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Khalil’s Picks (2 August 2013)

The views expressed are those of the author and are not necessarily those of Scientific American.


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This week in awesome:

Viewpoint: Plug ‘leaky pipeline’ for women in science by Suzi Gage

On Tuesday 16 July, about 100 people with an interest in science, technology, engineering and maths (also known as Stem) gathered in a boardroom in central London, armed with coffee and pastries. The age range was huge, but the gender balance was quite uneven. For once though, it was women in the majority. The reason? This was a breakfast organised by Peter Luff MP and ScienceGrrl, an organisation promoting women in Stem, to discuss a government consultation on the topic.

Watching Our Every Move—From Space by Rose Eveleth

Should extraterrestrials be looking down at Earth from space, they would know a few things about us humans. They would know our routines are dictated by the sun. They would see that we tend to congregate and build near water. But perhaps most of all, they would know that we move. Today’s world is an interconnected one. A customer in the United States can order a shirt from Tokyo and have it in a day. A family can visit cousins across the globe. We ship meat, and presents, and people at a massive rate and volume. And it shows. Much of our transportation can indeed by seen from space, and here are some of the most striking images to prove it.

Sabertooths Still Roam South America by Anne-Marie Hodge

Sabertooth predators have inspired awe in humans since time immemorial, and are reminders that Hollywood-worthy carnivores once stalked the earth alongside our ancestors. Despite our fascination with these prehistoric icons, however, they are often misunderstood. Popular media commonly refers to these ancient predators as “sabertooth lions” or “sabertooth tigers,” yet in reality they were never part of the lineage that led to lions and tigers: many were not even cats at all…..

Spiders May Have Personalities, and Some Are Bolder Than Others by Nadia Drake

Armed with branch cutters, pillowcases, and a vibrator, a team of scientists has discovered how social spiders in India assign chores within their colonies – and they say it has to do with spider personalities. Big and bold? Go get that grasshopper! Slightly more timid? Maybe stay home, take care of the brood, and clean the nest or something…..

The Generation Game by Tania Browne

Every day we’re bombarded with information from the media. From the moment we turn on the radio or TV in the morning, through our newspaper-reading commute, to collapsing into bed at night after the late news, we are faced with stories of science, controversies on ethics and methods, and what might give us cancer this week. But how do we know what to believe, and what’s just…. well, to put it bluntly, crap?…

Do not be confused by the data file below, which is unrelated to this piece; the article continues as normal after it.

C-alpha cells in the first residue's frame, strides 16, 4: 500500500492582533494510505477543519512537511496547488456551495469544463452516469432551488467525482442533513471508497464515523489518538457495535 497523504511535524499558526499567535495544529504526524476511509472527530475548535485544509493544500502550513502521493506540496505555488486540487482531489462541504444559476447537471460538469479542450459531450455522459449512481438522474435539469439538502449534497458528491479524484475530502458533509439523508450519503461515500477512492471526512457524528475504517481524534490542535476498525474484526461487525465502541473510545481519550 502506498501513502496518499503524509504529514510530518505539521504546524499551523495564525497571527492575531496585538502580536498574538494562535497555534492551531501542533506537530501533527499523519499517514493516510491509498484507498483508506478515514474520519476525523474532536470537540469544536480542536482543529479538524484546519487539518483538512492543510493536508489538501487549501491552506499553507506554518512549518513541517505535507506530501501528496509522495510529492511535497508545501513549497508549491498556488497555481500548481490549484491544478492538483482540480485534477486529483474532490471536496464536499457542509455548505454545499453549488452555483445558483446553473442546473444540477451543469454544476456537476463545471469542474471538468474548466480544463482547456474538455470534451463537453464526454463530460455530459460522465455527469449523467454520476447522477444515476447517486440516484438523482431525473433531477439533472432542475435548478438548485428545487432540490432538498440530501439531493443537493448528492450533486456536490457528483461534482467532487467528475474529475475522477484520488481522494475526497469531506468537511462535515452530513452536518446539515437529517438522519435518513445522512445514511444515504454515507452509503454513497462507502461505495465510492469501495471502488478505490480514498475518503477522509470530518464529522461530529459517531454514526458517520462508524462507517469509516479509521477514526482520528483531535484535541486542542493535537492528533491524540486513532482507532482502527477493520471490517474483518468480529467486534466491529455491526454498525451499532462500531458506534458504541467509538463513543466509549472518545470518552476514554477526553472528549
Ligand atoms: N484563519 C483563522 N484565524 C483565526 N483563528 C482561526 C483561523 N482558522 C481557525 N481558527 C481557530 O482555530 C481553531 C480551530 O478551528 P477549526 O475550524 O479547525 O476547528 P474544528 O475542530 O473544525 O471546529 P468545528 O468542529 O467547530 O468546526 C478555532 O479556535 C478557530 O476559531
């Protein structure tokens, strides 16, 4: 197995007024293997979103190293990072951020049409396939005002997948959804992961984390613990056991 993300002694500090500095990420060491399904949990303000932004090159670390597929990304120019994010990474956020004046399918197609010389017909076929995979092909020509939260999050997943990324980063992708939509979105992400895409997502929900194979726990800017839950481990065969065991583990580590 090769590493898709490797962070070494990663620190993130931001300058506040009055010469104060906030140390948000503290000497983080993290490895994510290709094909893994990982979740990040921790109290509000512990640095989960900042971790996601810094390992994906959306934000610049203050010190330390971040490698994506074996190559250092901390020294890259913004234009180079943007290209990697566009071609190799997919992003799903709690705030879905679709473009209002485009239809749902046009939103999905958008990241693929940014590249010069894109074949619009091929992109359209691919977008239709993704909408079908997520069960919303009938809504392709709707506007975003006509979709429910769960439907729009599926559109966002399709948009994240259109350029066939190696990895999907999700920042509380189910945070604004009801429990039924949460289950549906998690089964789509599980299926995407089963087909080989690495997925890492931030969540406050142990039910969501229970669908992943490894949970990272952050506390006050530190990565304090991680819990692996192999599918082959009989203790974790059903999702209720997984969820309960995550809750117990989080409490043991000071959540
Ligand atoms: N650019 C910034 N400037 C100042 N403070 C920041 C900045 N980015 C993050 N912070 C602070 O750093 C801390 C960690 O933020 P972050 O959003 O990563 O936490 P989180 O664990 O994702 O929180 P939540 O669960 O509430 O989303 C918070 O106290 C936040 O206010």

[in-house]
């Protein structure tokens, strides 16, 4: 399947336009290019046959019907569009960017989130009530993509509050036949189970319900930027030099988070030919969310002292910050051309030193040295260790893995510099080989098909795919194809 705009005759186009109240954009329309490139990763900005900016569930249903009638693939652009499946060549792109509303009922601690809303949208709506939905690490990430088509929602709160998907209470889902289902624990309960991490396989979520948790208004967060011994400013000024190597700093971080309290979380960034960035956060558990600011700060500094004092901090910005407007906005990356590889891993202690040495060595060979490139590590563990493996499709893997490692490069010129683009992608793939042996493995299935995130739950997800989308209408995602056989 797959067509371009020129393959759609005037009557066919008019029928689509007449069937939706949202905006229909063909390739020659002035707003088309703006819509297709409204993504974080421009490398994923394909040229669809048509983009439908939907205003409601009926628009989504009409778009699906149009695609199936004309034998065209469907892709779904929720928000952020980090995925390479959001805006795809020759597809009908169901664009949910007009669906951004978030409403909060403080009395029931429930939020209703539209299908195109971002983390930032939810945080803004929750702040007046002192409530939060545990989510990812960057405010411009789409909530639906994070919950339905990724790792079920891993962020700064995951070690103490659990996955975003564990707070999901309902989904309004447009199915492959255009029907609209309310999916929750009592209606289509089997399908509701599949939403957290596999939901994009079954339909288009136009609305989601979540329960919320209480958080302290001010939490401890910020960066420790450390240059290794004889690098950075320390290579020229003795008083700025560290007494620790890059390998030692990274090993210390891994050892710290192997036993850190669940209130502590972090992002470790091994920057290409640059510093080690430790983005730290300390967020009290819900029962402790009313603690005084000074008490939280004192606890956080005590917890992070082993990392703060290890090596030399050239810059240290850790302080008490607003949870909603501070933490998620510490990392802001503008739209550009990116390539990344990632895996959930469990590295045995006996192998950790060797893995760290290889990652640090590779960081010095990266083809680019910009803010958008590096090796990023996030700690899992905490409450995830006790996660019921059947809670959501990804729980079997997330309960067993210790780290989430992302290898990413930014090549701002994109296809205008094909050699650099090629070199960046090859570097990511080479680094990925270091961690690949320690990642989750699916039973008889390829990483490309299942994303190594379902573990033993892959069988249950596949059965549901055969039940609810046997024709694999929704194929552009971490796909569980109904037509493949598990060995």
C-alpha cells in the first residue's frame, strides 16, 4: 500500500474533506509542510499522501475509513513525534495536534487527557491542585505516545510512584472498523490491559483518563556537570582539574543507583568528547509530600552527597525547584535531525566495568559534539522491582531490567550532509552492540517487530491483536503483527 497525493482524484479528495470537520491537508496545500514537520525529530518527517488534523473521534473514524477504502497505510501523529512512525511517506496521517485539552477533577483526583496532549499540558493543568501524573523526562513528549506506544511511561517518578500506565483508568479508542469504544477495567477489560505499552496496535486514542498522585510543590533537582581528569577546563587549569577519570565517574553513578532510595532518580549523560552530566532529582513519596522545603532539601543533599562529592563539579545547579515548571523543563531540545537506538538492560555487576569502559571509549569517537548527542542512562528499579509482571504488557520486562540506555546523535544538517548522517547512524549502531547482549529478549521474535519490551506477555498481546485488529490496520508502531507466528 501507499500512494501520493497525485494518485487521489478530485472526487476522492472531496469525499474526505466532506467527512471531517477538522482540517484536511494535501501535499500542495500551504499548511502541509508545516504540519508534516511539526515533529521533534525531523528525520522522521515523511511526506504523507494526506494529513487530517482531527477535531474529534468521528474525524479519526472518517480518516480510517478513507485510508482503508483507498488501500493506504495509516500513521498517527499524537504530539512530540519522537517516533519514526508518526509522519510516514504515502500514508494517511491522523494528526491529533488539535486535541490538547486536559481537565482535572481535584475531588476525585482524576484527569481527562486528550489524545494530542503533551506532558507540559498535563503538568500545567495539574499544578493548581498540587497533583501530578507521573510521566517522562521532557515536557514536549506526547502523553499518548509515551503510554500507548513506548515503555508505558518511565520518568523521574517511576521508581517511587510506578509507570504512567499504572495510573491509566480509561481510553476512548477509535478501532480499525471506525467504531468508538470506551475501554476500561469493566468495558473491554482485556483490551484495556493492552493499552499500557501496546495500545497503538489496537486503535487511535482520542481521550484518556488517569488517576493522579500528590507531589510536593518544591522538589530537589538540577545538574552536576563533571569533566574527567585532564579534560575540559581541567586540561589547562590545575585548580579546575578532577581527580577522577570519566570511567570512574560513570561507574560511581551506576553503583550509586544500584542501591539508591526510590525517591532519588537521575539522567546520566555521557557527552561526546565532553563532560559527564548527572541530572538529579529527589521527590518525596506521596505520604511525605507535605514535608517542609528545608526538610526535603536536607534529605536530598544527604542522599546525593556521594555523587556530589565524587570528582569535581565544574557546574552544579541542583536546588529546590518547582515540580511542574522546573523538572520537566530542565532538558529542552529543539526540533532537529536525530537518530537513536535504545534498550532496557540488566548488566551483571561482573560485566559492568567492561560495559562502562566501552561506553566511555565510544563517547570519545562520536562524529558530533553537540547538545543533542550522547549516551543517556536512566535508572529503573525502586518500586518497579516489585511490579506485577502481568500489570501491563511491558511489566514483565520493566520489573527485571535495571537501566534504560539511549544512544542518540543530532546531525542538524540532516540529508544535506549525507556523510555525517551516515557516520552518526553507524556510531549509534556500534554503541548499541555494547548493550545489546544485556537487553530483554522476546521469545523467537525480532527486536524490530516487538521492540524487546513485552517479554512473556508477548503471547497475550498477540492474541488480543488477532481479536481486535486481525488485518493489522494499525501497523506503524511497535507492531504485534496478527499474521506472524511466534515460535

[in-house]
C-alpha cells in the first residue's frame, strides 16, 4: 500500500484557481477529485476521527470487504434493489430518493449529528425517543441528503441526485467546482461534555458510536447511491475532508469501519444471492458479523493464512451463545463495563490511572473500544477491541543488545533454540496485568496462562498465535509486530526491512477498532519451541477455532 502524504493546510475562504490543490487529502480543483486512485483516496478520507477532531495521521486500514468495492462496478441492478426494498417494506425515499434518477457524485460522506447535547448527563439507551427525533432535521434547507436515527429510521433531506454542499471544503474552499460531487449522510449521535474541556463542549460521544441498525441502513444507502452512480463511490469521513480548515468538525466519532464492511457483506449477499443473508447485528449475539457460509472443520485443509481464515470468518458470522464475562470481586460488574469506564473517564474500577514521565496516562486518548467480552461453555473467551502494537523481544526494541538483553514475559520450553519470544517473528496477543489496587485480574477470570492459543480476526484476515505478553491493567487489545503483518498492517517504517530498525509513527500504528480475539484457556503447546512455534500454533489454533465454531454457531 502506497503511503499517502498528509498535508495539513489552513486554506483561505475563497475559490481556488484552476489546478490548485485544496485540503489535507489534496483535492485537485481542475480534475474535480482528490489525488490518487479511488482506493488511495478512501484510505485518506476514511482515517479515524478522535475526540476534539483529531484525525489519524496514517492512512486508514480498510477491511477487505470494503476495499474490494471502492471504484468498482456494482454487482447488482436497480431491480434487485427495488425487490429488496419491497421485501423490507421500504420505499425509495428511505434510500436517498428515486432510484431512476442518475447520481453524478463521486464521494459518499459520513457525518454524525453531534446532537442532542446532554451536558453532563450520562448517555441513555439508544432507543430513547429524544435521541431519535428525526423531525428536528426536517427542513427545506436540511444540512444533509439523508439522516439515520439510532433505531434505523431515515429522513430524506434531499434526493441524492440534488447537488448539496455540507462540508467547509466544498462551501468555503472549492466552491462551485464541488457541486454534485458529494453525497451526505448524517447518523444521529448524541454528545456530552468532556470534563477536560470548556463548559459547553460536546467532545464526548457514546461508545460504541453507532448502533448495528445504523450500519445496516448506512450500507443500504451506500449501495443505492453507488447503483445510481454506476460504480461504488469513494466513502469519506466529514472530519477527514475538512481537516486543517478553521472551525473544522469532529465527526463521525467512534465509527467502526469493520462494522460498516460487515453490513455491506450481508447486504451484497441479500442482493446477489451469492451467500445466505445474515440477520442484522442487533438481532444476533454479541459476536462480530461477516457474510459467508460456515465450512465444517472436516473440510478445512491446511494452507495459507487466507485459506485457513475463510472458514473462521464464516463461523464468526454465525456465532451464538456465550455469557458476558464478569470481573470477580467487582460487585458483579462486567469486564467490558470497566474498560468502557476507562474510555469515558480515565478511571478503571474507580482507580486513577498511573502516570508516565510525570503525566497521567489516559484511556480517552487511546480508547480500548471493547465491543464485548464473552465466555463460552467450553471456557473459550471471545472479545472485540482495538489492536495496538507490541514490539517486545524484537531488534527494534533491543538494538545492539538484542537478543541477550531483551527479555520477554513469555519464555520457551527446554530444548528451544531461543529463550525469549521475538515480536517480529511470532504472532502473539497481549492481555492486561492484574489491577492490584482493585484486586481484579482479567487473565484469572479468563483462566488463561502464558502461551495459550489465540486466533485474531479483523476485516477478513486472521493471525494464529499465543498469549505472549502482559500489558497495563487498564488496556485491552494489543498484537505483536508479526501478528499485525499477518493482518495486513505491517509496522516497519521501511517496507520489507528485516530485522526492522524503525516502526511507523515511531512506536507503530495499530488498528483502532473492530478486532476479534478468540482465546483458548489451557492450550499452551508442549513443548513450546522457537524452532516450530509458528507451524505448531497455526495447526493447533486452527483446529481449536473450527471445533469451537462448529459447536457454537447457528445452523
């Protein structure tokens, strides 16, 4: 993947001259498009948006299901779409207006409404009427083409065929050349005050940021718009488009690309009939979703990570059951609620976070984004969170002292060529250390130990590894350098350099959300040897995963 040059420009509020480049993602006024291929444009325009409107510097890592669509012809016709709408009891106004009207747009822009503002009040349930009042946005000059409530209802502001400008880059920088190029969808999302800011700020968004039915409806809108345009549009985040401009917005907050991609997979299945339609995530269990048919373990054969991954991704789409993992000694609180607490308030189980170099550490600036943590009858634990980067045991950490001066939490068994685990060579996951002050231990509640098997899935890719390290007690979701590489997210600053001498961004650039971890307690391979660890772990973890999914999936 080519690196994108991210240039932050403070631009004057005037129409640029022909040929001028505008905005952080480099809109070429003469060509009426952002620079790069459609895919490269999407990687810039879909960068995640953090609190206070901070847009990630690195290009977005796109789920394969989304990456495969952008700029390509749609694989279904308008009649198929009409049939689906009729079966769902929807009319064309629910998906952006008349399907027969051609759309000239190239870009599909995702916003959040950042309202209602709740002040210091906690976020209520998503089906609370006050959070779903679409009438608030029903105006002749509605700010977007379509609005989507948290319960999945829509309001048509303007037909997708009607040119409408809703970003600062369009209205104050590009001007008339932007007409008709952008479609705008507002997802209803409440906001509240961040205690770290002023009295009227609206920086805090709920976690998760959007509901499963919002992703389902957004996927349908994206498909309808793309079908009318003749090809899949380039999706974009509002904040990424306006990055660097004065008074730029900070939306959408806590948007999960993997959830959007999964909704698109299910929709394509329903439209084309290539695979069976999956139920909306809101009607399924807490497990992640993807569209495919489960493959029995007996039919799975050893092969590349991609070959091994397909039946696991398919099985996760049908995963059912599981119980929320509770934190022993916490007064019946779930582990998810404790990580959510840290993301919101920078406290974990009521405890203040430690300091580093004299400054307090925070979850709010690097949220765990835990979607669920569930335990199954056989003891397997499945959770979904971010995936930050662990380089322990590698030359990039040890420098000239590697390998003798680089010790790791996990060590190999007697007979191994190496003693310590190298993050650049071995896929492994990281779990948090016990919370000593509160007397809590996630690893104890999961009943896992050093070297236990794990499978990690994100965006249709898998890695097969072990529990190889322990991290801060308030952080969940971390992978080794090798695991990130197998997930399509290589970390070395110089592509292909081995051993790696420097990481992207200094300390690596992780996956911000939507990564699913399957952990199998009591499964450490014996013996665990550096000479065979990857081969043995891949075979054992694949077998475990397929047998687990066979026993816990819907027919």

What Makes Plankton Migrate? by Sara Mynott

Every day, zooplankton make their way to deep water in the morning and rise as the sun sets. This process, known as diel vertical migration, is carried out all over the world by marine and freshwater plankton alike. The reason for this has long been attributed to the trade-off between obtaining tasty morsels in the surface ocean and avoiding becoming a tasty morsel for predators while they’re there.

Back to the future: using past climates to predict climate change by David Plotkin

Apart from some particularly dogged folks in DC, we all agree that global warming is a) happening, and b) bad. But just how bad things will be is hard to say: we don’t know exactly what effect 2 degrees C of warming will have on, say, storm formation or ocean circulation. Worse yet, we don’t even know whether to expect 2 or 3 or 5 degrees of warming over the next century. Eight different GCMs (giant, complicated, state of the art climate models) predict vastly different outcomes:…

5 Gifs of n-Body Orbits [Animation] by Shannon Palus

“What I do is I have code that minimizes things,” says Robert Vanderbei, a Professor of Operations Research at Princeton University. He can minimize the light coming into a telescope from stars — to better see if there are more-softly lit planets traveling in their wakes. He also uses the code to analyze climate data. But it works for other things, too. “I was surprised to know that what I’m good at is useful for n-body problems,” he tells me.

This week in awesome, continued:

Khalil A. Cassimally About the Author: Khalil A. Cassimally is the Community Coordinator of The Conversation UK. He's also a science blogger. He hails from a tropical island and is a happy geek. Subscribe to his updates on Facebook and Google+. Follow on Twitter @notscientific.

The views expressed are those of the author and are not necessarily those of Scientific American.





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